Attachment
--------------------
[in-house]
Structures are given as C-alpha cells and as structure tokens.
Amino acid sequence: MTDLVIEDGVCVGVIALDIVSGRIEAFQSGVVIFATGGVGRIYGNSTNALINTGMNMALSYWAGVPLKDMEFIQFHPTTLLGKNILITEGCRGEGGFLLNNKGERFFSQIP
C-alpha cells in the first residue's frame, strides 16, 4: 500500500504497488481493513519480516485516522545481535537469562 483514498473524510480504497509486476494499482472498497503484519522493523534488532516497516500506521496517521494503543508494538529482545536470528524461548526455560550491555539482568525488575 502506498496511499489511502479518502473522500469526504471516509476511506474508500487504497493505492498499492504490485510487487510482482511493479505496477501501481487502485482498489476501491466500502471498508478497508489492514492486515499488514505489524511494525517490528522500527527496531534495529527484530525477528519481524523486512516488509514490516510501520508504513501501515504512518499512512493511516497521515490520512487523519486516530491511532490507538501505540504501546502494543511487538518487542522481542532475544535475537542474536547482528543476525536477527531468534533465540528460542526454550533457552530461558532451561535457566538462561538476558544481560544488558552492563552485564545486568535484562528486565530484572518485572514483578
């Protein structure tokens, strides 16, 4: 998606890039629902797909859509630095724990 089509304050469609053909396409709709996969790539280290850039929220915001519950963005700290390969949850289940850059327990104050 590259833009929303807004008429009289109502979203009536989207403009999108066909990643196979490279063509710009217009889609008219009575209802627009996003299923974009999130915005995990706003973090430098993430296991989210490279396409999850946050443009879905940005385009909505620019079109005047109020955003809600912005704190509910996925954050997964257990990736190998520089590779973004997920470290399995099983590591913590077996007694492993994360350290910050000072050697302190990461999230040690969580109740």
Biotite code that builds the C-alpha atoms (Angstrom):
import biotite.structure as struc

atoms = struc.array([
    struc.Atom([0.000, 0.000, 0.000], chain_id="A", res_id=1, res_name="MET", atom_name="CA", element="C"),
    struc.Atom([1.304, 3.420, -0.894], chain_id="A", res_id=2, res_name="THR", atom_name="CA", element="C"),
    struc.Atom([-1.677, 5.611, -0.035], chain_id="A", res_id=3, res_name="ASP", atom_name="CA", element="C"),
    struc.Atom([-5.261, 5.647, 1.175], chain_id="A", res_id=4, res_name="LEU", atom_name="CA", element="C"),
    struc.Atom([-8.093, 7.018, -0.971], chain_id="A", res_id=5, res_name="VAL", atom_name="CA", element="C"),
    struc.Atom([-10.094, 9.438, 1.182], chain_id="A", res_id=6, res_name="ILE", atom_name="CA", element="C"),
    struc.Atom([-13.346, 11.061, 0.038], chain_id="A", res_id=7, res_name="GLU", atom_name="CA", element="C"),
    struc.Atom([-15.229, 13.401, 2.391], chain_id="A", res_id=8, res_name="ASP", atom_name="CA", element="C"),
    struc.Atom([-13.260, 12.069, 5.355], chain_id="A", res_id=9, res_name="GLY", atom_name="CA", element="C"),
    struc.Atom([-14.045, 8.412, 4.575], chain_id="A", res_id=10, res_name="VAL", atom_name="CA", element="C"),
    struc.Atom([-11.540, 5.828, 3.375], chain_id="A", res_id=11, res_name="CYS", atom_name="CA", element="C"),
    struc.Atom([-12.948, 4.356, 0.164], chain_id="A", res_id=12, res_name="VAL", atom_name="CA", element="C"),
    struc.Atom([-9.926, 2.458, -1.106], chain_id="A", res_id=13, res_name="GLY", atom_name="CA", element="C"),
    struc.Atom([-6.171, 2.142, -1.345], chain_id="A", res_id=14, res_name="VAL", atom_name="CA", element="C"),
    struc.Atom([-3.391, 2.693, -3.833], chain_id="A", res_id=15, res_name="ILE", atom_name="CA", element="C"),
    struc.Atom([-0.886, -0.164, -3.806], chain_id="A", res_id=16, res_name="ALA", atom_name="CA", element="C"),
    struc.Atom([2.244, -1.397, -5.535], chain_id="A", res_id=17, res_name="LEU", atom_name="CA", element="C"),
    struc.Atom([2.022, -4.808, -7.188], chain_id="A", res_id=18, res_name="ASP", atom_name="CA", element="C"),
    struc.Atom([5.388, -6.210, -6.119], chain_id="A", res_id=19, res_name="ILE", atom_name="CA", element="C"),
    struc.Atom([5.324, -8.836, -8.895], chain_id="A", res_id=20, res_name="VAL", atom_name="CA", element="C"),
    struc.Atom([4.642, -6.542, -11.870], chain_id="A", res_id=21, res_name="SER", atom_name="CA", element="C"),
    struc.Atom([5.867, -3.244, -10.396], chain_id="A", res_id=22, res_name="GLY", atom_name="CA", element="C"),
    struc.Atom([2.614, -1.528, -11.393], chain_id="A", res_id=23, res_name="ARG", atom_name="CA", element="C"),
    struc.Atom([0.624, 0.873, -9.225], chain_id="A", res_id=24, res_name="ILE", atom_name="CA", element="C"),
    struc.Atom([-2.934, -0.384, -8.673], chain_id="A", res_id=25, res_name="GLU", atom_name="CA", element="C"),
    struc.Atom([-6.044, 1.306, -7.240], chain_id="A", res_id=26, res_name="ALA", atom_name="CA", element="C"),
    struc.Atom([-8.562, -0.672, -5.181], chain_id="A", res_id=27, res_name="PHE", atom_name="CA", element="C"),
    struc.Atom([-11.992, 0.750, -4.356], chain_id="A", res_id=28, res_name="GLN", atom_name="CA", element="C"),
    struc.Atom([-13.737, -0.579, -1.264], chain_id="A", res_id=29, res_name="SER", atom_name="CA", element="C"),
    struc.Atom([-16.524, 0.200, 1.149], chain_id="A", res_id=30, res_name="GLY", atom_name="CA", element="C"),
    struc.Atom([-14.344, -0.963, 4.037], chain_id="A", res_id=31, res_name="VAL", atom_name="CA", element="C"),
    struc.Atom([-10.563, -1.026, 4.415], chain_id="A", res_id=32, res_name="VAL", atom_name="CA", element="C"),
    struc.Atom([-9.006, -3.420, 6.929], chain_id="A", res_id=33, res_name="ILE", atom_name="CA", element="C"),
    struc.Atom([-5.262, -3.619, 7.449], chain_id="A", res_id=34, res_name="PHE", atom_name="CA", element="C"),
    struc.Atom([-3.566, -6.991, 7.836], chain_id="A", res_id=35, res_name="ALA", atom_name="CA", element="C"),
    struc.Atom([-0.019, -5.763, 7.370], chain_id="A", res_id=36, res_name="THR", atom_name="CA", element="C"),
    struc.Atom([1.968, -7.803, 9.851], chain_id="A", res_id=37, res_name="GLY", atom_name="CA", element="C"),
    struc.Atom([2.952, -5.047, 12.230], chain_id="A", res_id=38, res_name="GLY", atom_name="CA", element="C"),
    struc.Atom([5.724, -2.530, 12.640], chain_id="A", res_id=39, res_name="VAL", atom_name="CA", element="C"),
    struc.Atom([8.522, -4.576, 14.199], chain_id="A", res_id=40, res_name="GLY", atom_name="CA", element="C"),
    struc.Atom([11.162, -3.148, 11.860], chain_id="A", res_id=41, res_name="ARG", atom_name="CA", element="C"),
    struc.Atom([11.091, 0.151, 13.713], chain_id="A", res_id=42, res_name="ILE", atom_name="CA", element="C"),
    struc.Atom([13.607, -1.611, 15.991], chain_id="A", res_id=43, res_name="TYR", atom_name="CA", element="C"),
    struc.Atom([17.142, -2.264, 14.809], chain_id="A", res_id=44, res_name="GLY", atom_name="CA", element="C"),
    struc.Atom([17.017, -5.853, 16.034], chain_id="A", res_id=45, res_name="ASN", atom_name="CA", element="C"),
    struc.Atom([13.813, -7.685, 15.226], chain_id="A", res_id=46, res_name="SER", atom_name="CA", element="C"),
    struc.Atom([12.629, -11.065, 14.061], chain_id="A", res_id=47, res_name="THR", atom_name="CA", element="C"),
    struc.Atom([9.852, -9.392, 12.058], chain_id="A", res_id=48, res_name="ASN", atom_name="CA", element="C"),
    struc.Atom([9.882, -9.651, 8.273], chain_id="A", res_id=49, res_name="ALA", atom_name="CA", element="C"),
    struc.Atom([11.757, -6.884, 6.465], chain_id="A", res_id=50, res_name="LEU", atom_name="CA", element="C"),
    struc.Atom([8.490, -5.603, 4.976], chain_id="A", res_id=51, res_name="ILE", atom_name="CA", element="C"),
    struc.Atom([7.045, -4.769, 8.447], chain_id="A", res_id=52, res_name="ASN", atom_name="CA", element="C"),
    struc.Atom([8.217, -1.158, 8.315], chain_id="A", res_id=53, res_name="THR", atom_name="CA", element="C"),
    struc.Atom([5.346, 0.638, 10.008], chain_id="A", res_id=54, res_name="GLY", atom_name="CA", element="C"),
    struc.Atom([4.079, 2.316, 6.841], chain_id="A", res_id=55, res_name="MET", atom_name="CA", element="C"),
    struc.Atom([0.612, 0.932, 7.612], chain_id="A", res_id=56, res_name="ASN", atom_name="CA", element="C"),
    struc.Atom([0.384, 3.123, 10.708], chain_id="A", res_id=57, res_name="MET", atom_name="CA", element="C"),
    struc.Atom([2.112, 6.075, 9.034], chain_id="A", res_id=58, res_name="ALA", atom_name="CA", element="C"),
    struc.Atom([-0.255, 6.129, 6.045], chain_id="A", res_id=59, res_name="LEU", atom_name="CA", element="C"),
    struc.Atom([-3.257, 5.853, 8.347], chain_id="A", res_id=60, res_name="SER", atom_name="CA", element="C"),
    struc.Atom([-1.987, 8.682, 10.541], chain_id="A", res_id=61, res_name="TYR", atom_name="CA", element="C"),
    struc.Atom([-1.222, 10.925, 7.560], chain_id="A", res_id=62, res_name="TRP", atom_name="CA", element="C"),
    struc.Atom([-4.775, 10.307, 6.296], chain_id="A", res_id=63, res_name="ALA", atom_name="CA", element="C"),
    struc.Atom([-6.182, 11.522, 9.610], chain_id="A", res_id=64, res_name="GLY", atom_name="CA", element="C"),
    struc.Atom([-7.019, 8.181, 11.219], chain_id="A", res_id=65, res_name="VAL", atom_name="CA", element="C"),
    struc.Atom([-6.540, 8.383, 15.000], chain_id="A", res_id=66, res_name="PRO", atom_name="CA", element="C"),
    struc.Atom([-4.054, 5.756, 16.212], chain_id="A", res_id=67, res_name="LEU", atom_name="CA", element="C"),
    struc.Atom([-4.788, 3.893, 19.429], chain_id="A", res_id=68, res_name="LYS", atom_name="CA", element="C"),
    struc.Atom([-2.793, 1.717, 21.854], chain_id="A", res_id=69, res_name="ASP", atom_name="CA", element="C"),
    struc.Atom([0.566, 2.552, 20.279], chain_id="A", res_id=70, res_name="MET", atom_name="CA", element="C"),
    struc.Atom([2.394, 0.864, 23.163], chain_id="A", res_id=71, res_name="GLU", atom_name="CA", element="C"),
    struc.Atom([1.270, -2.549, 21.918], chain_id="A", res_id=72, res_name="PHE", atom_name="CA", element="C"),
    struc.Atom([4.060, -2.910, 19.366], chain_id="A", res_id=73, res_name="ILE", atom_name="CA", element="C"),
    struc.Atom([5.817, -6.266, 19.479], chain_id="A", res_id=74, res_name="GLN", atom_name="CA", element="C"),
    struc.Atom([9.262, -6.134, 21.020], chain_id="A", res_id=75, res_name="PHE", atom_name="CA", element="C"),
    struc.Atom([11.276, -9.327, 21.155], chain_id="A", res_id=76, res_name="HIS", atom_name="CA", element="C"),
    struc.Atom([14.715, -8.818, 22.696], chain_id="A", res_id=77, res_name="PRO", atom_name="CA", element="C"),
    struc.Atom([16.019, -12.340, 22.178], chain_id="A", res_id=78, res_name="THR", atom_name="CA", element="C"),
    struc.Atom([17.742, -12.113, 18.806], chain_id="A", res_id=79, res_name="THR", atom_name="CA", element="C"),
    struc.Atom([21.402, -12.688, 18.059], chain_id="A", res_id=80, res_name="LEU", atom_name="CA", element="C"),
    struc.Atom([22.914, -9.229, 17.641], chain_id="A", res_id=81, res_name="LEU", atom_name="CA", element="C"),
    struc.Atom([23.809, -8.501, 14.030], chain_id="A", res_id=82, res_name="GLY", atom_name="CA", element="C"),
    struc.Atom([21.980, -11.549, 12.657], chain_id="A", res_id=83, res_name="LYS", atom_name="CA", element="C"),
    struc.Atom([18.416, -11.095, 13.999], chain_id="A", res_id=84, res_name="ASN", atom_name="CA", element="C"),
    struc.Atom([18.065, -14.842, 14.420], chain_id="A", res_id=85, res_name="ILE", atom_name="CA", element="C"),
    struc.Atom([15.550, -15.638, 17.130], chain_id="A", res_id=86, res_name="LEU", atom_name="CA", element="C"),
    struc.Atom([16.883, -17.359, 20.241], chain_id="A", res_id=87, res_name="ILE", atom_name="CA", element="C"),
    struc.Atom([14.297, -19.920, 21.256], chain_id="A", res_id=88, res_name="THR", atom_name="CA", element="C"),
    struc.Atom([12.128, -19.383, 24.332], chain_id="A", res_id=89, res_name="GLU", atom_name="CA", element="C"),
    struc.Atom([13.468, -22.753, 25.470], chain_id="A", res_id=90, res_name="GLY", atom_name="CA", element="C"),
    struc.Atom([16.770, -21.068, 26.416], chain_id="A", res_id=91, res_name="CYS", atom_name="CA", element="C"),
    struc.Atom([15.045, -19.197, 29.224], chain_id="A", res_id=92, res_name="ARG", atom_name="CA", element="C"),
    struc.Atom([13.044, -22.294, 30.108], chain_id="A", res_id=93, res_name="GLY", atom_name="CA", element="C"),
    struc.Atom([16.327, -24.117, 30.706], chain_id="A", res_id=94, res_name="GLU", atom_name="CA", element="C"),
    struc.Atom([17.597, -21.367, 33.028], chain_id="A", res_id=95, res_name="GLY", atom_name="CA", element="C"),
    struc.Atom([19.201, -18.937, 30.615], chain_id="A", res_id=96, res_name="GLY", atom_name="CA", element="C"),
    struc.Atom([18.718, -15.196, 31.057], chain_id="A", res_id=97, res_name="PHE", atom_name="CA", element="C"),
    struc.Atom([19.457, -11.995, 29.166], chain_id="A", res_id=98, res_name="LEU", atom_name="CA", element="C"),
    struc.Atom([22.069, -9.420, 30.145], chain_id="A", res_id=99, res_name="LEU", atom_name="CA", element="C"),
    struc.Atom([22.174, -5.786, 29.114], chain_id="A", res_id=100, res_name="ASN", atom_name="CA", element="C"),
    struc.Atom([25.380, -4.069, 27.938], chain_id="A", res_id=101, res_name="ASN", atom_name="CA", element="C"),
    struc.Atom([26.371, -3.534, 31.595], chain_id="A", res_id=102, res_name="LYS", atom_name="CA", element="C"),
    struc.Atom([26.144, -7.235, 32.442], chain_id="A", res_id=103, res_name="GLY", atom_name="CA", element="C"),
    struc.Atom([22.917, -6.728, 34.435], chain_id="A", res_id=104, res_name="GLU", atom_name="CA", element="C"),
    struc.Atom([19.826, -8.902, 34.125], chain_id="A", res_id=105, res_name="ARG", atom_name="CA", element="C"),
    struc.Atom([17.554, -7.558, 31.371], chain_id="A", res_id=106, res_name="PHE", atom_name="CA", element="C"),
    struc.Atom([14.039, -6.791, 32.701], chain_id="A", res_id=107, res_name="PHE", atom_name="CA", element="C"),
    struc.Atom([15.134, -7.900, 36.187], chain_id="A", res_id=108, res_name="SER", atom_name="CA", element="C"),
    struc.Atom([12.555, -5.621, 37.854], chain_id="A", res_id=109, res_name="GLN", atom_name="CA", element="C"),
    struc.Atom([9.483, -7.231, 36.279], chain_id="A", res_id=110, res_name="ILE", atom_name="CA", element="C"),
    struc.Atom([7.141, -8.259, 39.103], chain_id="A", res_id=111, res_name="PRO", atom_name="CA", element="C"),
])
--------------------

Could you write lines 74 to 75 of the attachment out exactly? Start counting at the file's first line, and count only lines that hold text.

    struc.Atom([-6.540, 8.383, 15.000], chain_id="A", res_id=66, res_name="PRO", atom_name="CA", element="C"),
    struc.Atom([-4.054, 5.756, 16.212], chain_id="A", res_id=67, res_name="LEU", atom_name="CA", element="C"),